Has the POR (Pelosi-Obama-Reid) Economy Bottomed Out?
The performance of the stock market since March 9 provides reason to hope that the POR economy's wealth-destroying damage has, at least for the time being, reached its lowest point.
The markets' broad-based 15% bounce-back since then (as of when this column was written), which has brought cheer to battered investors for the first time in many months, has had four primary causes.
First, there has been decent economic news. January's retail sales increase was revised upward from 1.0% to 1.8%, representing the largest jump in three years. February's 0.1% drop beat expectations of -0.5%. Housing starts jumped nicely in January, defying the decline-expecting consensus.
Second, several key companies have reported earnings and other news beating analysts' predictions.
Third, after months of nearly daily warnings of dire catastrophe, President Barack Obama has altered his public statements on the economy to reflect the type of qualified optimism one ordinarily would expect from the country's chief executive.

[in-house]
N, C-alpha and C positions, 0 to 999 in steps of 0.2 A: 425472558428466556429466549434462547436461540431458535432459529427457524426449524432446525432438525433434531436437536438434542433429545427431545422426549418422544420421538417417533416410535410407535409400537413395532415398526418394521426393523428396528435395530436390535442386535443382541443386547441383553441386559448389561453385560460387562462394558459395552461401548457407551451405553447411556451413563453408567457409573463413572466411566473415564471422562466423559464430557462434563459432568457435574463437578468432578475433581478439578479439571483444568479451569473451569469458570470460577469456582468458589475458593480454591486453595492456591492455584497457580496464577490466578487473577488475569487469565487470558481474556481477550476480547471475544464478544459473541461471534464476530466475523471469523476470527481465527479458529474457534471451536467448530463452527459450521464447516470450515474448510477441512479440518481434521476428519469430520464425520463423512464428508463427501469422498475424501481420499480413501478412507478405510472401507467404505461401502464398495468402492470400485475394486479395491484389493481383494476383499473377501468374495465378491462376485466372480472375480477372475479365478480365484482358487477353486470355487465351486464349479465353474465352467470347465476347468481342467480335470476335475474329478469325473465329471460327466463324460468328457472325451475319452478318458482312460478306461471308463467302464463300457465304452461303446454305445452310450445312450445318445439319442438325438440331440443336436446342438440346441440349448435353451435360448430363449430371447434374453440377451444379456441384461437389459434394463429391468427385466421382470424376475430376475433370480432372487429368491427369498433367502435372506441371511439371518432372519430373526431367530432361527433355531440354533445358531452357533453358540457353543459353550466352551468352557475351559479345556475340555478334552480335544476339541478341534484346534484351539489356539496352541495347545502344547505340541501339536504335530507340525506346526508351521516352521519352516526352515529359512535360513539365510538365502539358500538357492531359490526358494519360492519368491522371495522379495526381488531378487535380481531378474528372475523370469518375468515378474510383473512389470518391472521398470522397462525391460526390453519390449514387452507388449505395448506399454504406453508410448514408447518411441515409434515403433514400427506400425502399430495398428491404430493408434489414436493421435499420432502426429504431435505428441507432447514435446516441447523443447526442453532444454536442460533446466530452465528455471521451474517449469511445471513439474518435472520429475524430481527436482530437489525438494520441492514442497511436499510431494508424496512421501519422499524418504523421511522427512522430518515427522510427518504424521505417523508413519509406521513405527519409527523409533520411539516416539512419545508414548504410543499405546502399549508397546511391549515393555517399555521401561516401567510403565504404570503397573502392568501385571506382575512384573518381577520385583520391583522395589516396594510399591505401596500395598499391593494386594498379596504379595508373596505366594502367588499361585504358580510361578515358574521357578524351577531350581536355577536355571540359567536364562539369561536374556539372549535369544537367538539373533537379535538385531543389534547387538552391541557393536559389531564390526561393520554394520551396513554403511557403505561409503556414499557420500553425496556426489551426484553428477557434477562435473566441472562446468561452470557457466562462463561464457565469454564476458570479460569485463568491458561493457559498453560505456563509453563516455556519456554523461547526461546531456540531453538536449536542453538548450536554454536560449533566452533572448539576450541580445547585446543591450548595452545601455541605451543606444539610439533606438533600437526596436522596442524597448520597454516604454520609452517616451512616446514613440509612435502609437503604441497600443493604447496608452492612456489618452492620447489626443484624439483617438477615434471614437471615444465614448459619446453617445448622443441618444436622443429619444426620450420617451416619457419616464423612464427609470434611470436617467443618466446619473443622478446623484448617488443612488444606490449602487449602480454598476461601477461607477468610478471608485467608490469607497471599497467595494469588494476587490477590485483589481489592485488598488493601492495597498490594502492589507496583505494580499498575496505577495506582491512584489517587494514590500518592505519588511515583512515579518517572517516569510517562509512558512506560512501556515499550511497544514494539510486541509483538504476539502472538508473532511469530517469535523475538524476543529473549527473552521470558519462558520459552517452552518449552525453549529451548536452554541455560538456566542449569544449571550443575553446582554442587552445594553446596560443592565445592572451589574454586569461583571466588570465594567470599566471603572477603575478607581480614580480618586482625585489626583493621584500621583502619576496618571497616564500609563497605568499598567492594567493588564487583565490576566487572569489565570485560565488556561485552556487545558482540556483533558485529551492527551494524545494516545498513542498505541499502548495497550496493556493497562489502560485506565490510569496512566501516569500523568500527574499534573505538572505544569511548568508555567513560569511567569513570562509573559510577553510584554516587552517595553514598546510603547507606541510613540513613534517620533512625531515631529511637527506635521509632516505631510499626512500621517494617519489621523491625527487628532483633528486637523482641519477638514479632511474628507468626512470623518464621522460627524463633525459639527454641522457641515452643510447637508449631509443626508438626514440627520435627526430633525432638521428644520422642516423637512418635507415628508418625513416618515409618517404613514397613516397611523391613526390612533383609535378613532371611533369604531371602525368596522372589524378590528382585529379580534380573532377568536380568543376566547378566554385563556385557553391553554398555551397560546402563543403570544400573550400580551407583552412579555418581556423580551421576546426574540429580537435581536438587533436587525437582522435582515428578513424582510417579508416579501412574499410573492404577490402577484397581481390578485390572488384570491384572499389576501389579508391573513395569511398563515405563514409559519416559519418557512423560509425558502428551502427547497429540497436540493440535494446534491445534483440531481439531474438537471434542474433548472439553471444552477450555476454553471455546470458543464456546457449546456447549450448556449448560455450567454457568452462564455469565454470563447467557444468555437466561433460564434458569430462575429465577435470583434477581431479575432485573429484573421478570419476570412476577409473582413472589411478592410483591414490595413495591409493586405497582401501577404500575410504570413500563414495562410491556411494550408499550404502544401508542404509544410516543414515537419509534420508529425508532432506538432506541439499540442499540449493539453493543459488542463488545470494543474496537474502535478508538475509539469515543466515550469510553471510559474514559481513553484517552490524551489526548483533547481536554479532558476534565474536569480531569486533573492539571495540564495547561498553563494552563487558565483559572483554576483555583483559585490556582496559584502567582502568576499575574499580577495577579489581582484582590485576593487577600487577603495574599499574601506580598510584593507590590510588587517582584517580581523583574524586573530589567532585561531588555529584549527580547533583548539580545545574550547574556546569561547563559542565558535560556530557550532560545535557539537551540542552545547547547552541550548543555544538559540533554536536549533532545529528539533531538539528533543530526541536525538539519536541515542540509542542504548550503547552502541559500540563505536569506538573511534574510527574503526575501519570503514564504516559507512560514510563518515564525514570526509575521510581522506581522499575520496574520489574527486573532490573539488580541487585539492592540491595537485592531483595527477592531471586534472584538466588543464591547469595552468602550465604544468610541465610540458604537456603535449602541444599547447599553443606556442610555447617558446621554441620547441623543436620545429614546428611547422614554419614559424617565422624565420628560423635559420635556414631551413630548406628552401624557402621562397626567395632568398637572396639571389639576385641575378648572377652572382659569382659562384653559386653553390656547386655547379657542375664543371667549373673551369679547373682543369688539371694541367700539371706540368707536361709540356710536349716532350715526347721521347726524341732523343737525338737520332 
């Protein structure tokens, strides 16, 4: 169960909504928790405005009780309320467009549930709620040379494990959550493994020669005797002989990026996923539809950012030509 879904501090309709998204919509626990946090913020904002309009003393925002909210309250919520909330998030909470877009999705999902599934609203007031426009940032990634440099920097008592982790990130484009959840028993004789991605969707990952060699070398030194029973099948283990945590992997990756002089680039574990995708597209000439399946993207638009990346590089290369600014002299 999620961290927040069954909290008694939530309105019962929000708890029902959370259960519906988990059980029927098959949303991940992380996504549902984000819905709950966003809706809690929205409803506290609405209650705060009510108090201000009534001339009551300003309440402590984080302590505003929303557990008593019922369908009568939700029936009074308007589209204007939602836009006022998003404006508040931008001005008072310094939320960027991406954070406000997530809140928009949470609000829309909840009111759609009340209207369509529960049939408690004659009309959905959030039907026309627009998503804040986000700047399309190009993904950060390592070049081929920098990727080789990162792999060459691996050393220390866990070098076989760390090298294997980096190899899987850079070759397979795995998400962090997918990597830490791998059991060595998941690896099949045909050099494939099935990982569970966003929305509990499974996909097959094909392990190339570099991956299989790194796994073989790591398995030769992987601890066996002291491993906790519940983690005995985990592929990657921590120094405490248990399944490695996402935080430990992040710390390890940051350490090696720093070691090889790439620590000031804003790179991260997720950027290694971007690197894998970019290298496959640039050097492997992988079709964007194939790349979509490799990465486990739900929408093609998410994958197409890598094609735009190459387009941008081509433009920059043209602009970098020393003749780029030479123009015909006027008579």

A final, less appreciated reason is that there were signs of a pushback by the bailed-out. Citigroup's chairman said that the bank doesn't require any additional government investment. Bank of America's chairman echoed that sentiment. Even GM, while still on the brink, said it doesn't need its next cash infusion right away. This seems to indicate that managements are chafing under existing, imminent, and/or proposed bailout-driven restrictions on how they run their businesses, and are trying either to get out from under them or to minimize their damage. I believe the markets were pleased at the possibility that the creeping nationalization we've seen in the past six months may be halted before it goes all in.
This is all well and good. But before the markets' trough is forgotten, it's important to document the damage that POR economy architects Nancy Pelosi, Barack Obama, and Harry Reid have inflicted on the nation, and to demonstrate just how far the markets have to come back before we can be said to have recovered completely.